After a detailed discussion of the significance of translation as a critical concept in psychoanalysis, Patrick Mahony proceeds to a comprehensive examination of 'free association', the cornerstone of psychoanalytic method.
Next follows the consideration of free association in its relation to scientific rhetorical, expressive and literary discourse. Mahony then begins a detailed study of certain aspects of the text of Freud's Interpretation of Dreams and of issues involved in the oral reporting of dreams. Attention is subsequently turned to the analysis of Freud's own writing in general, and specifically to Totem and Taboo.
Finally, the author shows how his ideas can illuminate literary classics (by Villon, Shakespeare, Kafka, and Jonson) and the debate about whether there is anything specific to women's discourse.
Introduction. Part One: Discourse and the Clinical Context. Towards the Understanding of Translation in Psychoanalysis. The Boundaries of Free Association. The Place of Psychoanalytic Treatment in the History of Discourse. Freud's Interpretation of Dreams, Semiology and Chomskian Linguistics. Towards a Formalist Approach to Freud's Central Dream. Imitative Elaboration in the Oral Reporting of Dreams: Another Formal Feature of Dream Interpretation. Part Two: Non-clinical Discourse and Psychoanalysis. Further Thoughts in Freud and his Writing. The Budding International Association of Psychoanalysis and its Discontents: A Feature of Freud's Discourse. Kafka's 'A Hunger Artist' and the Symbolic Nuclear Principle. Shakespeare's Sonnet 20 and its Symbolic Nuclear Principle. Ben Jonson's 'Best Pieces of Poetry' and a Comparison of their Symbolic Nuclear Princple. Villon's 'La Ballade des Pendus' and its Symbolic Nuclear Principle. Women's Discourse and Literature: The Question of Nature and Culture. Index.
The New Library of Psychoanalysis is published by Routledge Mental Health in association with the Institute of Psychoanalysis, London.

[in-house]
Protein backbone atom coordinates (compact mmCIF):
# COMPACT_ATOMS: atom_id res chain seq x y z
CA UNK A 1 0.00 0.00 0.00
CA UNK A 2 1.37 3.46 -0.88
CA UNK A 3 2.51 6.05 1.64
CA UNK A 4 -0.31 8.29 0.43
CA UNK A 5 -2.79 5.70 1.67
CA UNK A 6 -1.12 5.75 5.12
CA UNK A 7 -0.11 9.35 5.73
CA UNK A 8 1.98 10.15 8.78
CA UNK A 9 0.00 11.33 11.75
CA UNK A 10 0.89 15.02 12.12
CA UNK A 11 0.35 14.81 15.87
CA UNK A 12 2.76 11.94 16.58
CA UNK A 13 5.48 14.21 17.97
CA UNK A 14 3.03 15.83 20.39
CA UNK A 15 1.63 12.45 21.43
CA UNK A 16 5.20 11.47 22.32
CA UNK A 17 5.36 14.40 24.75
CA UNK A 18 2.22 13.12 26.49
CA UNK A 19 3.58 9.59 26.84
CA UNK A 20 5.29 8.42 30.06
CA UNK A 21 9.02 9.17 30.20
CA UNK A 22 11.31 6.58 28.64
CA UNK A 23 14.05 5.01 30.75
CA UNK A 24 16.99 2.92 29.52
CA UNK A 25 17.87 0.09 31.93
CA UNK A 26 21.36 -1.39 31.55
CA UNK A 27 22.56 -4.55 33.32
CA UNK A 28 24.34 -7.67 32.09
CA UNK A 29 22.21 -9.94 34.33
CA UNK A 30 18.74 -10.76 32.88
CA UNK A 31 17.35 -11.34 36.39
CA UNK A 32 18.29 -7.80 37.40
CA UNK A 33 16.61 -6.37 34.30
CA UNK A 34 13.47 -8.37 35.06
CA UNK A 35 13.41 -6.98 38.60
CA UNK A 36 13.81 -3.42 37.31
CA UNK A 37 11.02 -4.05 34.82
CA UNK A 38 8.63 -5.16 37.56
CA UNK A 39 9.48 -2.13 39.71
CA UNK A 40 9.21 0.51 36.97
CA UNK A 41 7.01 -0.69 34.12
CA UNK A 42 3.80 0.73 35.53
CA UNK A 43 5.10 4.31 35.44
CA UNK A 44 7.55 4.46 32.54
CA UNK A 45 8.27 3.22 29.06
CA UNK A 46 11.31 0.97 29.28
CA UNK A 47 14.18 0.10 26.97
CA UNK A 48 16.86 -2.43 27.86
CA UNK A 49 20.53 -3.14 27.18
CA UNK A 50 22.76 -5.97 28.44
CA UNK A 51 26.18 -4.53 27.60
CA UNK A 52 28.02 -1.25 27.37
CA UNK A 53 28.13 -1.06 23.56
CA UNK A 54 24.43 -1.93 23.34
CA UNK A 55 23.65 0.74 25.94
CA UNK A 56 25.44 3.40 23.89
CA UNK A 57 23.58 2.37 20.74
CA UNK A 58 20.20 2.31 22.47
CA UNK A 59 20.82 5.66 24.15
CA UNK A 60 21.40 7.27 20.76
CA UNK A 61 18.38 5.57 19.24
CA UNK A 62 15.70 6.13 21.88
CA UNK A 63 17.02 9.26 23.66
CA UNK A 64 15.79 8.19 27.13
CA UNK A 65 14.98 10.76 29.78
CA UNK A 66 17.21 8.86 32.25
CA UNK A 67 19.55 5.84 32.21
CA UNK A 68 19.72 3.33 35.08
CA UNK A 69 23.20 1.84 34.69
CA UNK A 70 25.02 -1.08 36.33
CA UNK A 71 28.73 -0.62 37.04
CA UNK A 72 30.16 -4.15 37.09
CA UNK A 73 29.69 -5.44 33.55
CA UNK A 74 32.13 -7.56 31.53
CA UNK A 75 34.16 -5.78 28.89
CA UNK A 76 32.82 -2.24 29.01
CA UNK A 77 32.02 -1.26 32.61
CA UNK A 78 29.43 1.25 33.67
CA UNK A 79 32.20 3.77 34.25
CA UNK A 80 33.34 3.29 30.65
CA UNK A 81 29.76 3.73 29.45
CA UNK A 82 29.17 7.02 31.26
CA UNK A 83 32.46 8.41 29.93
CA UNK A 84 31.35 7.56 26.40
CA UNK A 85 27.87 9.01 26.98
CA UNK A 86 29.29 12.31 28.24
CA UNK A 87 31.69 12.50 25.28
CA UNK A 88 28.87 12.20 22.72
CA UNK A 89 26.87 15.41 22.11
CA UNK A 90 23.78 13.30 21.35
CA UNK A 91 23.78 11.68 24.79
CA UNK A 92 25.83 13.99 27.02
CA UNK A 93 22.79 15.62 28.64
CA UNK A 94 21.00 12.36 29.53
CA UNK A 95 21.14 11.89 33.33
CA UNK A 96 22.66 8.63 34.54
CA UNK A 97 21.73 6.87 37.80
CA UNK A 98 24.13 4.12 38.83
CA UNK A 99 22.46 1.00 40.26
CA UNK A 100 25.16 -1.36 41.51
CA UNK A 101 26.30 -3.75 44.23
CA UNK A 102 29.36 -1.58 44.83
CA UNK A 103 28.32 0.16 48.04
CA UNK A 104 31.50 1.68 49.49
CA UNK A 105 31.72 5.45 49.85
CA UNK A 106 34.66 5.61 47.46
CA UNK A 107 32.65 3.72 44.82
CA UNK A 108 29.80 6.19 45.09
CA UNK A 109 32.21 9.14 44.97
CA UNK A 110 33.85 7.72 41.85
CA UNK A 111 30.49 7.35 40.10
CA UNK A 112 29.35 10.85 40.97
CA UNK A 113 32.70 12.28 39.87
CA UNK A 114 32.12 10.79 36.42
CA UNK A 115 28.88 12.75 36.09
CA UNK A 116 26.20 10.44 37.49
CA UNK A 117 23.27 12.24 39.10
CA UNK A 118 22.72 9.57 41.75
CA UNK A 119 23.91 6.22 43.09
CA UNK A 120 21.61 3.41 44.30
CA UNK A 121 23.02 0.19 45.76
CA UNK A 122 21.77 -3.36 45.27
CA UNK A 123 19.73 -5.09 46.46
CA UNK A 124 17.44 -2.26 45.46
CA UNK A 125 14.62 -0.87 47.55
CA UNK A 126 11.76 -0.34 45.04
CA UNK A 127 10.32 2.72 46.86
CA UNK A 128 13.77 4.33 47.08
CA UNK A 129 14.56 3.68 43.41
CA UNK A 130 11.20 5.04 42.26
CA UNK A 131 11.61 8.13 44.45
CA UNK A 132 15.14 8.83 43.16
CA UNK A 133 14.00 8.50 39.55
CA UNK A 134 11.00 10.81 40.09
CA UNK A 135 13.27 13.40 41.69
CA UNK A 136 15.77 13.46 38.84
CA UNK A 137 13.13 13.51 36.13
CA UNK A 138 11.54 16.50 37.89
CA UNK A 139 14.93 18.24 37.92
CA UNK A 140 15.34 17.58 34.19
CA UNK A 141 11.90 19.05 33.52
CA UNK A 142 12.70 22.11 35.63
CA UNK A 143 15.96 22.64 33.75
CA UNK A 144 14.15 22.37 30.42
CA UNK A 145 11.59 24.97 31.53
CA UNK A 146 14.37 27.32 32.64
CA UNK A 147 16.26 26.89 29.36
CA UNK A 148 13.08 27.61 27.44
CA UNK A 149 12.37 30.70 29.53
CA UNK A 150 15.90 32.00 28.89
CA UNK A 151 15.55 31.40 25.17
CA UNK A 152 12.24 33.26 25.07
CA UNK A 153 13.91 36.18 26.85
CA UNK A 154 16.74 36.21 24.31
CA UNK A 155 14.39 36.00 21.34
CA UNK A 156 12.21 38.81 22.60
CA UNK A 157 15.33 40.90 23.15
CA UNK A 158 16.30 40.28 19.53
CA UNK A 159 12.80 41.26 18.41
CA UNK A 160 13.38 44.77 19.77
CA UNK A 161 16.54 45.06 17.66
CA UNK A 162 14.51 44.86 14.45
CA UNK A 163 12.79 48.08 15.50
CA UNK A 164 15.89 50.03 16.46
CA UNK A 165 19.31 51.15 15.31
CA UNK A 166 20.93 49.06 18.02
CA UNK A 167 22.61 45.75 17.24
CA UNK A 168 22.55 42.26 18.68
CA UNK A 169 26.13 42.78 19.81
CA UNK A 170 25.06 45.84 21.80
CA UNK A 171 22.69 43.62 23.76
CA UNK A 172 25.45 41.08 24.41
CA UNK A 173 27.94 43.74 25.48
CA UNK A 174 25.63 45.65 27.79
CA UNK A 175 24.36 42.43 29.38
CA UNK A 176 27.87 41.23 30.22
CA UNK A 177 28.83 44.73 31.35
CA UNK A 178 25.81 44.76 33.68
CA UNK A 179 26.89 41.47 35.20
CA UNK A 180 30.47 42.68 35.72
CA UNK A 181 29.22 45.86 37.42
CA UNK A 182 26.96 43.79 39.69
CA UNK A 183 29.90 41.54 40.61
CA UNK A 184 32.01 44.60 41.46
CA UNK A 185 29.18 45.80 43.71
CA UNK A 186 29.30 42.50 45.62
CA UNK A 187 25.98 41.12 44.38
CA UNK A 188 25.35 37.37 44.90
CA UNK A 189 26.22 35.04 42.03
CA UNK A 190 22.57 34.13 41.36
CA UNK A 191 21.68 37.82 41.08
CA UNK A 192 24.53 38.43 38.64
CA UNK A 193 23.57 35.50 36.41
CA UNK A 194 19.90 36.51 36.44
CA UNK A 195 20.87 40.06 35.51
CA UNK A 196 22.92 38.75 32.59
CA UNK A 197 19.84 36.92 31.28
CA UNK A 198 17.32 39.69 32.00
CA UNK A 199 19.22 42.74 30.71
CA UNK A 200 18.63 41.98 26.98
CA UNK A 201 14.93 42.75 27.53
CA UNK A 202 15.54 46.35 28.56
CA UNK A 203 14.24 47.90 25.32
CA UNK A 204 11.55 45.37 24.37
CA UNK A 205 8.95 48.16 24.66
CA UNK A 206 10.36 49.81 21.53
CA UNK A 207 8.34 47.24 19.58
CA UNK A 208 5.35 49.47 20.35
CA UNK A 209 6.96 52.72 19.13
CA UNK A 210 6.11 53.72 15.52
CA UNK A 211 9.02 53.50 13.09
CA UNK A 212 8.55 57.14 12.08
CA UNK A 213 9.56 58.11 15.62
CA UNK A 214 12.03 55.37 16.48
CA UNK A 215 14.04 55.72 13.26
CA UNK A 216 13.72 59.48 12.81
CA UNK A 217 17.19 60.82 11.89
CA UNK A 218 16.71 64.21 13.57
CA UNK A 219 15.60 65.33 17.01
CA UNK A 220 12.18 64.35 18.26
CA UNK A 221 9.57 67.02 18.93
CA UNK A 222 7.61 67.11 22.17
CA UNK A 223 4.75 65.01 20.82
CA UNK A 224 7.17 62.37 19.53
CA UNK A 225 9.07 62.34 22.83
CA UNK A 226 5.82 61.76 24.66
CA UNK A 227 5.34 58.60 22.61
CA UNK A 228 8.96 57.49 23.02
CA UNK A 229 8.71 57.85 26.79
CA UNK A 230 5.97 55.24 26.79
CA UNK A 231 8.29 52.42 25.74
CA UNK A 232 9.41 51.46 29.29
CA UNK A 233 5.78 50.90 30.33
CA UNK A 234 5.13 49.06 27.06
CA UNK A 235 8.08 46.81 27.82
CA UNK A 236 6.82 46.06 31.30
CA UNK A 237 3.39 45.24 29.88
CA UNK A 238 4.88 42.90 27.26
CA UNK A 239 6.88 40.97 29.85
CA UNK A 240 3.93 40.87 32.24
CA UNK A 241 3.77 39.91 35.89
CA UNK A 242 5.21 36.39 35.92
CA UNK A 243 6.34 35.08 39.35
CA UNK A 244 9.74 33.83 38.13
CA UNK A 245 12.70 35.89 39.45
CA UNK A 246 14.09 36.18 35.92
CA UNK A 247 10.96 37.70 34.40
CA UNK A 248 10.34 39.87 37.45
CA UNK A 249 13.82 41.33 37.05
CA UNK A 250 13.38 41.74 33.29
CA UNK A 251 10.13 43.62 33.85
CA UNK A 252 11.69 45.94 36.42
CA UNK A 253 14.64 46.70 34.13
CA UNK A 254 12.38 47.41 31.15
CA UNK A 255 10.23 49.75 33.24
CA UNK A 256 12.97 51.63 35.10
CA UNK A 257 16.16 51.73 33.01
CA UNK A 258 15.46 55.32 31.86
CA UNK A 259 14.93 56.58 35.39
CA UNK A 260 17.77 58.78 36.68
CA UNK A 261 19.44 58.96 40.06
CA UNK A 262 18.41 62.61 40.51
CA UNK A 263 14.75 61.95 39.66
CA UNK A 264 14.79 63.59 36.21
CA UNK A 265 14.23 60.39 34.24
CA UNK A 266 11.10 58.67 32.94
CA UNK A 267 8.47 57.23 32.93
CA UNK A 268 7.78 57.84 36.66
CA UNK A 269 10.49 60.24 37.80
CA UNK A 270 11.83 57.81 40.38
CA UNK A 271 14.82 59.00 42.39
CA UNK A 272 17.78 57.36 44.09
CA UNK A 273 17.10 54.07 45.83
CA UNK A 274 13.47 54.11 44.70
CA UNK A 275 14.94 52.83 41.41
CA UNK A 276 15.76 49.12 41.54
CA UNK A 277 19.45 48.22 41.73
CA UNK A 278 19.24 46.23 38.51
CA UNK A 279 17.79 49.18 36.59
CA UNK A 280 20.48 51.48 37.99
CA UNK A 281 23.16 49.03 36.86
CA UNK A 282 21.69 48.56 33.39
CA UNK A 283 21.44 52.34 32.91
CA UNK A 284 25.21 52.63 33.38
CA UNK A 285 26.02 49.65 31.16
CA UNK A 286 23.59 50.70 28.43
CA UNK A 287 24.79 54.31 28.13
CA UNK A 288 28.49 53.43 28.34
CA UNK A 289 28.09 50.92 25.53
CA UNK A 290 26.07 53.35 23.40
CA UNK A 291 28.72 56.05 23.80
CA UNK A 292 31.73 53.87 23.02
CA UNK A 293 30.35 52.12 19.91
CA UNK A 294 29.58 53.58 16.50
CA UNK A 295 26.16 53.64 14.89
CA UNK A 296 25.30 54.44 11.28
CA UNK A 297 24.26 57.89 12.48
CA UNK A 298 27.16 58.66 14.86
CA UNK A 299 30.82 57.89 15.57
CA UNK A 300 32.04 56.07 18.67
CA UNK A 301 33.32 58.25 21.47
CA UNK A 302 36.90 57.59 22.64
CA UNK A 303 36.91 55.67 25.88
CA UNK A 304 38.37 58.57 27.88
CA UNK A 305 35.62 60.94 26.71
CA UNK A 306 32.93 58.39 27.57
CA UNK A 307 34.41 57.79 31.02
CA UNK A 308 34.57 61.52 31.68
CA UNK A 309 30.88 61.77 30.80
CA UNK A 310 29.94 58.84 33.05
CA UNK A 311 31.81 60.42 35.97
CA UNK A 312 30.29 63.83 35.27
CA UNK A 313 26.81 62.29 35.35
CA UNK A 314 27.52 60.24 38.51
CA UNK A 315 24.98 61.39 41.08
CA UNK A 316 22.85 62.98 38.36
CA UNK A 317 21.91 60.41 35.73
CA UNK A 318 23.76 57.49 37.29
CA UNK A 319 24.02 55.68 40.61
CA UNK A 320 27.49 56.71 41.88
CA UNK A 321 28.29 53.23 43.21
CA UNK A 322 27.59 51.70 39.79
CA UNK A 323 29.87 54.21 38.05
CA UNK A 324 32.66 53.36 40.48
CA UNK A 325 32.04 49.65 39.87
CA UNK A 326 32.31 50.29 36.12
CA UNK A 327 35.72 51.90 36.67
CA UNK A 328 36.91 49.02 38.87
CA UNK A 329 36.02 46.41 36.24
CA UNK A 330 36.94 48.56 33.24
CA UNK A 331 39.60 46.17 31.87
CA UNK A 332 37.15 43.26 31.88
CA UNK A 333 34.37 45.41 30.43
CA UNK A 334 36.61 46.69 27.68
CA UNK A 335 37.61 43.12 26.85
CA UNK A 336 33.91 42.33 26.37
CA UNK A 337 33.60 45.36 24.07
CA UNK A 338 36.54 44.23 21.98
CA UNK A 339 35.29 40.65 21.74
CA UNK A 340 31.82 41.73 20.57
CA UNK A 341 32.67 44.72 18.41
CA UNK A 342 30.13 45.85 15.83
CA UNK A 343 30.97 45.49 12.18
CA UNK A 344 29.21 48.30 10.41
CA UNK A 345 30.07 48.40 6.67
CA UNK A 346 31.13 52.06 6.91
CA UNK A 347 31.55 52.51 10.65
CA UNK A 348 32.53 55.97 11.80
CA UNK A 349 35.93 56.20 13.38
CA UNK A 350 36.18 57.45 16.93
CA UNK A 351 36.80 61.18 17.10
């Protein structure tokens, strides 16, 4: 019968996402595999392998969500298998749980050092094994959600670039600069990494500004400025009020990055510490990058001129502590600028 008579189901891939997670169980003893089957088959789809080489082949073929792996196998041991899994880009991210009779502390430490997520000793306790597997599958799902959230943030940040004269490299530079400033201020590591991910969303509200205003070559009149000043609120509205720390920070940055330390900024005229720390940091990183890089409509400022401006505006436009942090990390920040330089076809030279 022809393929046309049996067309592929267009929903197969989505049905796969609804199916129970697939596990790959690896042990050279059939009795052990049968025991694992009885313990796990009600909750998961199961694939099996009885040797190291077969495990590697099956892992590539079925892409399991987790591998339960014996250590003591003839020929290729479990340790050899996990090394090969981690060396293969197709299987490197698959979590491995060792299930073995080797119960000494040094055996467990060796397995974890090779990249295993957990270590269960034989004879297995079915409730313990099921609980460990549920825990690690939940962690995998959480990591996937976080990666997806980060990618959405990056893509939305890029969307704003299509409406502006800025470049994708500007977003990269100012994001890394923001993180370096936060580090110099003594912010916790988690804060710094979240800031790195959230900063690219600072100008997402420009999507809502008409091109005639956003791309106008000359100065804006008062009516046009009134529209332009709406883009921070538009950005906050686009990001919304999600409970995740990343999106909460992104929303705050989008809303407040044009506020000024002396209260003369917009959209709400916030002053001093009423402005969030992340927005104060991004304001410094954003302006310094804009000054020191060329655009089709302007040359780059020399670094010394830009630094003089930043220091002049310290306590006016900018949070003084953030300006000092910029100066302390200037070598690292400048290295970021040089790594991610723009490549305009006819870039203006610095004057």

Its purpose is to facilitate a greater and more widespread appreciation of psychoanalysis and to provide a forum for increasing mutual understanding between psychoanalysts and those in other disciplines. The series also aims to make some of the work of continental and other non-English speaking analysts more readily available to English-speaking readers, and to increase the interchange of ideas between British and American analysts.
The New Library of Psychoanalysis published its first book in 1987 under the editorship of David Tuckett, later followed by Elizabeth Bott Spillius, Susan Budd and Dana Birksted-Breen. A considerable number of Associate Editors and readers have assisted the editors.
Under the guidance of Foreign Rights Editors, a considerable number of the New Library books have been published abroad, particularly in Brazil, Germany, France, Italy, Peru, Spain and Japan.
The aim of the New Library of Psychoanalysis is to maintain the high level of scholarship of the previous series, to provide a forum for increasing understanding between psychoanalysis and other disciplines and to increase the interest of the general book-reading public in psychoanalysis.
The New Library of Psychoanalysis also aims to help the various schools of psychoanalysis to better understand each other. It has published books representing all three schools of thought in British psychoanalysis, including a particularly important work edited by Pearl King and Riccardo Steiner, expounding the intellectual and organisational controversies that developed in the British psychoanalytical Society between Kleinian, Viennese and 'middle group' analysts during the Second World War.
The New Library of Psychoanalysis has also translated and published several books by Continental psychoanalysts, and it plans in the future to continue the policy of publishing books that express as clearly as possible a variety of psychoanalytic points of view.